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Within Tamiyaclub there are many carefully created shelf queens that will never turn a wheel in anger. Carefully created by a passionate enthusiast who might spend hours on a glass like paint finish or perfect detailing, they will be guaranteed a gentle life of gathering dust with occasional careful handling. These, you could argue, were the lucky ones considering some of the races from the weekend at Kidderminster! Although listed as races, the various classes never had a winner or a loser the emphasis being on enjoying the cars rather than trying to beat everyone else.
This isn't to say there isn't competition, when in the Pumpkin and Lunchbox race I was forever trying to get past the Lunchboxes of Evoman and Biggus Ditchus. Places were forever changing as someone was overtaken, held up by slower trucks or crashed. But while manic, there wasn't the stress a normal race might cause. Who cared if you were losing laps crashing or having to wait for a marshal? If you were broken off from the pack just stop, wait for them to catch up and then jump straight back into the thick of it. This insanity is matched if not beaten by the Wild Willy race.
With the 'Boxes and Pumpkins there is at least some control for most of the lap. They may be keen to pop wheelies but the front wheels see almost as much contact with the ground as the rears. This isn't to say they are at all planted, the majority running the standard pogo sticks for suspension with a semi controlled bounce from corner to corner being the order of the day. While this may sound tricky, it's easy to get a clean lap in comparison to the Willys. Due to the balance of the chassis and short travel of the suspension, luck is much more important than driving skill. You can bet on contact at least 3 times a lap with a roll at least once not to mention the assorted innuendoes making everyone giggle like schoolchildren. This is one of the most chaotic 'races' of the weekend and a must for spectators. Not all races are as hazardous as these however. Unsurprisingly the pace was quite a bit gentler for the SRBs and other, more fragile vintage buggies.
Off track, things are a little more relaxed. With each 'race' lasting 20 minutes, there is plenty of time to charge batteries and make sure the cars are ready. So as not to miss out on anything (and to save a couple of quid) I decided to camp next to the track, something a good proportion of members do. This allowed me to use the car to store bits and pieces overnight and to pit out of the back of during the day, much easier than moving everything to and from a hotel. Once away from the track, there were many things to tempt the wallet, people bringing anything and everything to sell or trade. It was possible to spend hours meandering around the various stalls, moving from rummage bin to rummage bin in search of that elusive last part to complete a project whilst meeting some of the many members of Tamiyaclub. Although I had gone with the intention to slim down my collection, it soon became clear that I would have to be careful not to spend my profits on more cars or spares! Thankfully this year I managed to resist temptation, having bought far less than I sold with my parts sales paying for the trip.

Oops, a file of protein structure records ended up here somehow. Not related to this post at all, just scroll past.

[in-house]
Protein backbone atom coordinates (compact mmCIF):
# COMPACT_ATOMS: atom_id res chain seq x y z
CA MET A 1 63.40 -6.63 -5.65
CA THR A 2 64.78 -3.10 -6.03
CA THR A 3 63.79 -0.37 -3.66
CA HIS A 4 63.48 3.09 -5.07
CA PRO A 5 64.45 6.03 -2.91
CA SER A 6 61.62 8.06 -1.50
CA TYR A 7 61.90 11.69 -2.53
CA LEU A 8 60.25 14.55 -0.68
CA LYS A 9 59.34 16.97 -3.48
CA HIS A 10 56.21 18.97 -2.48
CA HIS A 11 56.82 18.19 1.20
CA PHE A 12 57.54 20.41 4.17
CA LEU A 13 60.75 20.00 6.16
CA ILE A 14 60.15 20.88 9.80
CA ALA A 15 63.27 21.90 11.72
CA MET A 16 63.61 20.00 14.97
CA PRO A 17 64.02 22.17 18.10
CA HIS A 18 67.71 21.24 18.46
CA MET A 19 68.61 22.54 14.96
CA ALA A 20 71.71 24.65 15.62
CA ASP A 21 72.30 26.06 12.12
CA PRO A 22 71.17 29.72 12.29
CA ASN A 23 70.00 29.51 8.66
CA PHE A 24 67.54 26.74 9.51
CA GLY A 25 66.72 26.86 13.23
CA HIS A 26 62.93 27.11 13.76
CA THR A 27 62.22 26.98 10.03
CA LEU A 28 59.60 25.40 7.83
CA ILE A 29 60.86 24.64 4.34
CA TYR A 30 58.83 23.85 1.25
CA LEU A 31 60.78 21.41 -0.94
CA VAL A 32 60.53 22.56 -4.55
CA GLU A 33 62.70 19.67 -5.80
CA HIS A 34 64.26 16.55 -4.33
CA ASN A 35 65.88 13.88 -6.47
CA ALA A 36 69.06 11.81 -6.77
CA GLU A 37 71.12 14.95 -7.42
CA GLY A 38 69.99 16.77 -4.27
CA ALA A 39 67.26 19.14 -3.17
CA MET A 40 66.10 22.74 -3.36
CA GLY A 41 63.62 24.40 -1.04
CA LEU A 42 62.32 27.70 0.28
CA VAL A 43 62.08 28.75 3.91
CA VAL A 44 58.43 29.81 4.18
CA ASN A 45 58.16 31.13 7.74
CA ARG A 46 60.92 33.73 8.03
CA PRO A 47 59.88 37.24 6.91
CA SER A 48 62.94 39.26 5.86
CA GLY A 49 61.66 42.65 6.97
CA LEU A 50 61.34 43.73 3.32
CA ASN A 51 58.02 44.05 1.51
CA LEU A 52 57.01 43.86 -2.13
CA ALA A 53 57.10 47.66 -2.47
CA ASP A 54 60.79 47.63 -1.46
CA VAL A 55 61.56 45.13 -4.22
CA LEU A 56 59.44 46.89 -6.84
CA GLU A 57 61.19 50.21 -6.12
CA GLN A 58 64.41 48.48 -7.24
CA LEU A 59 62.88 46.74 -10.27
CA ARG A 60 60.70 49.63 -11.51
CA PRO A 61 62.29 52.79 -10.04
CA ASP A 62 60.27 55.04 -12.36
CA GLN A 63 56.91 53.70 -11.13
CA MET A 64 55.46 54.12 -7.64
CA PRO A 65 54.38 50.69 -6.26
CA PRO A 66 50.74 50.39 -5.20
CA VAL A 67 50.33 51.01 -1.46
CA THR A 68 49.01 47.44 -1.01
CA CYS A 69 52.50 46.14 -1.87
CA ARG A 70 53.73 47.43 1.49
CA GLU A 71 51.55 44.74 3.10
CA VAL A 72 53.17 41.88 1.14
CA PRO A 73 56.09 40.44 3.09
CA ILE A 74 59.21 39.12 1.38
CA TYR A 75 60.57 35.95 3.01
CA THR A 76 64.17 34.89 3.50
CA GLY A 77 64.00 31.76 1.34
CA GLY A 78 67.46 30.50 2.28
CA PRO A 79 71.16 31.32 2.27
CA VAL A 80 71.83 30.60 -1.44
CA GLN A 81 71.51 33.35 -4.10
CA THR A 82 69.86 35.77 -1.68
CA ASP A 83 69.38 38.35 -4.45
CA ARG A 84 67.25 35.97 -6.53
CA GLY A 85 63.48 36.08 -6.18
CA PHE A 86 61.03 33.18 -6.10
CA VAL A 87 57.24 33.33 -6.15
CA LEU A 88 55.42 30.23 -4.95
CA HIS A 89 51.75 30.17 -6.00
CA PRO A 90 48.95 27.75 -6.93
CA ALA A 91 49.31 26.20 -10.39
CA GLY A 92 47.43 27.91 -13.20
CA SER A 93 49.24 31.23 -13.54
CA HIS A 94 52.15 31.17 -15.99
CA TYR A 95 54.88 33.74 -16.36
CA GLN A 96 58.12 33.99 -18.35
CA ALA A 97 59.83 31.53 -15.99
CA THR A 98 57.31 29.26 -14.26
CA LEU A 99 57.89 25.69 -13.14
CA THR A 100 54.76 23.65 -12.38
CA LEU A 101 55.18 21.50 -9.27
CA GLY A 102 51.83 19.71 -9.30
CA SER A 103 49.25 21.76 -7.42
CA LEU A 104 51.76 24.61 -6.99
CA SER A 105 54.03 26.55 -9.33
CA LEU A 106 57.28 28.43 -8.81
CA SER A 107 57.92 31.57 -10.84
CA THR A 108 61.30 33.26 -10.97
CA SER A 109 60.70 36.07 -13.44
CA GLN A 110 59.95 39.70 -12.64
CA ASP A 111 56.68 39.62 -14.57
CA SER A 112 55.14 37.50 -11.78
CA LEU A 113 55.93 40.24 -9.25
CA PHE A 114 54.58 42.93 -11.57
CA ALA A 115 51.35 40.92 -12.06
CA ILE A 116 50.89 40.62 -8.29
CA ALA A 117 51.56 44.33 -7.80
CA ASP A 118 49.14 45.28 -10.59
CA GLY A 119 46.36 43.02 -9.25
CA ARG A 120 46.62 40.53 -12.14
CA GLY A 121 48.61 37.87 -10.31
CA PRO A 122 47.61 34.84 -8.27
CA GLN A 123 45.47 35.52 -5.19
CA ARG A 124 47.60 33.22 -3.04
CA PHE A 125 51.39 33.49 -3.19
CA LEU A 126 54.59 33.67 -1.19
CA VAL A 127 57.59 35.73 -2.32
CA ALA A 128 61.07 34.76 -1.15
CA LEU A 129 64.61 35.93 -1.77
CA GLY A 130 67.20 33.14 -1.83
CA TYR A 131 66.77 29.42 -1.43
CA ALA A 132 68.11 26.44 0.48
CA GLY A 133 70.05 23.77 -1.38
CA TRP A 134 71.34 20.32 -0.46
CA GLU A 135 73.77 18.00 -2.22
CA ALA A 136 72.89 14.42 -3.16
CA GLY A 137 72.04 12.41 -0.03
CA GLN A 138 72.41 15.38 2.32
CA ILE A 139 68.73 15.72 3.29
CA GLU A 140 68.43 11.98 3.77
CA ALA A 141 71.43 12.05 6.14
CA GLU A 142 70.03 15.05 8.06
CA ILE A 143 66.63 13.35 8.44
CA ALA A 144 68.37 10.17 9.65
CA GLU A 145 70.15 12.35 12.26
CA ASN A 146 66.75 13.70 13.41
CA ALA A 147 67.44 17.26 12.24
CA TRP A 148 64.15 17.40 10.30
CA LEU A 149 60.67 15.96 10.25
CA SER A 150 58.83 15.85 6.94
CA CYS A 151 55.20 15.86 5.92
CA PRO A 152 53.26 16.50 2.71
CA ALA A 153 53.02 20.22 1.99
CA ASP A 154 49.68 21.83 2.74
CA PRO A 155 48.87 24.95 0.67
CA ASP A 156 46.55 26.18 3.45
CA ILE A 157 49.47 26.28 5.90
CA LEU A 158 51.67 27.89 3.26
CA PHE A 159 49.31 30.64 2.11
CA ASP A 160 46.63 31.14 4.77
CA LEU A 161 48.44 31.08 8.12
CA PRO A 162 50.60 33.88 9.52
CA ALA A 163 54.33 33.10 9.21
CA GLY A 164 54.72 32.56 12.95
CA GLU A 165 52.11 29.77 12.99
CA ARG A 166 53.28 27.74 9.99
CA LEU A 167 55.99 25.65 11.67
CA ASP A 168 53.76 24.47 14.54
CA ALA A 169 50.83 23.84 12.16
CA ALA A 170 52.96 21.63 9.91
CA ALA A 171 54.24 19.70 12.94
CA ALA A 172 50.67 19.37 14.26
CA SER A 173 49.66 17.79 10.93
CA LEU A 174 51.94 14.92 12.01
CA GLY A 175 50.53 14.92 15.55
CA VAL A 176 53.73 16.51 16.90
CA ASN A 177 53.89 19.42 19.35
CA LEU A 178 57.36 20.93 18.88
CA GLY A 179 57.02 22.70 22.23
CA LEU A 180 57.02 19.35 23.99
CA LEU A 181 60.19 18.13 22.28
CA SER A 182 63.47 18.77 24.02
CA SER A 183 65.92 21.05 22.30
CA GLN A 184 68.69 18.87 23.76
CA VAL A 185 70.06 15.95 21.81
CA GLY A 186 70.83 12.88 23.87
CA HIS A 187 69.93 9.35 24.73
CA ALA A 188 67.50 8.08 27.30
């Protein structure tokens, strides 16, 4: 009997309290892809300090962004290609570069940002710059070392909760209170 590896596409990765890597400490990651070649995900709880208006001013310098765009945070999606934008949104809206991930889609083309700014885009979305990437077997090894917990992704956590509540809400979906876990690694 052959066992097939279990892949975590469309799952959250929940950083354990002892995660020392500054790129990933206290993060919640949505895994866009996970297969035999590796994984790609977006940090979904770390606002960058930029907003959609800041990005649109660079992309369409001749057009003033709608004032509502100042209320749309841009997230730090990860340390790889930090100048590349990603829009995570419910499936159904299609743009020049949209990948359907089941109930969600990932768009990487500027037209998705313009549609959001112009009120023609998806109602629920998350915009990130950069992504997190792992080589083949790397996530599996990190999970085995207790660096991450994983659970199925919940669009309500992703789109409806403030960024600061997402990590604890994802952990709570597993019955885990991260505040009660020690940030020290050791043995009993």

As day turned to evening on the Saturday, the organized races drew to a close as free track sessions began. This was the time for people to get out the weird and wonderful (hovercrafts anyone?) and anything with lights. As the sun set, the track was illuminated only by the headlights of the cars lapping it like Le Mans in miniature only with dafter names and more crashes. Once the last battery of the day had been used it was back to the campsite for beer, pizza and a good laugh. For the Sunday the format is much the same only now it’s time to go home after the last race…… As the final car gets loaded into the boot and the goodbyes are said, the journey home turns into a time to reflect on the weekend. As the miles slide past you try to forget about the cleaning and the repairs to focus on the memories of a great weekend. Perhaps it’s the first corner pileup in a particular race (probably the Wild Willys), a certain overtaking manoeuvre or the banter of Saturday night around the fire. Whatever it is you remember, I’d like to bet that you won’t be able to wait until the next meet. Maybe those shelf queens aren’t so lucky after all.
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K2K7 - SRBs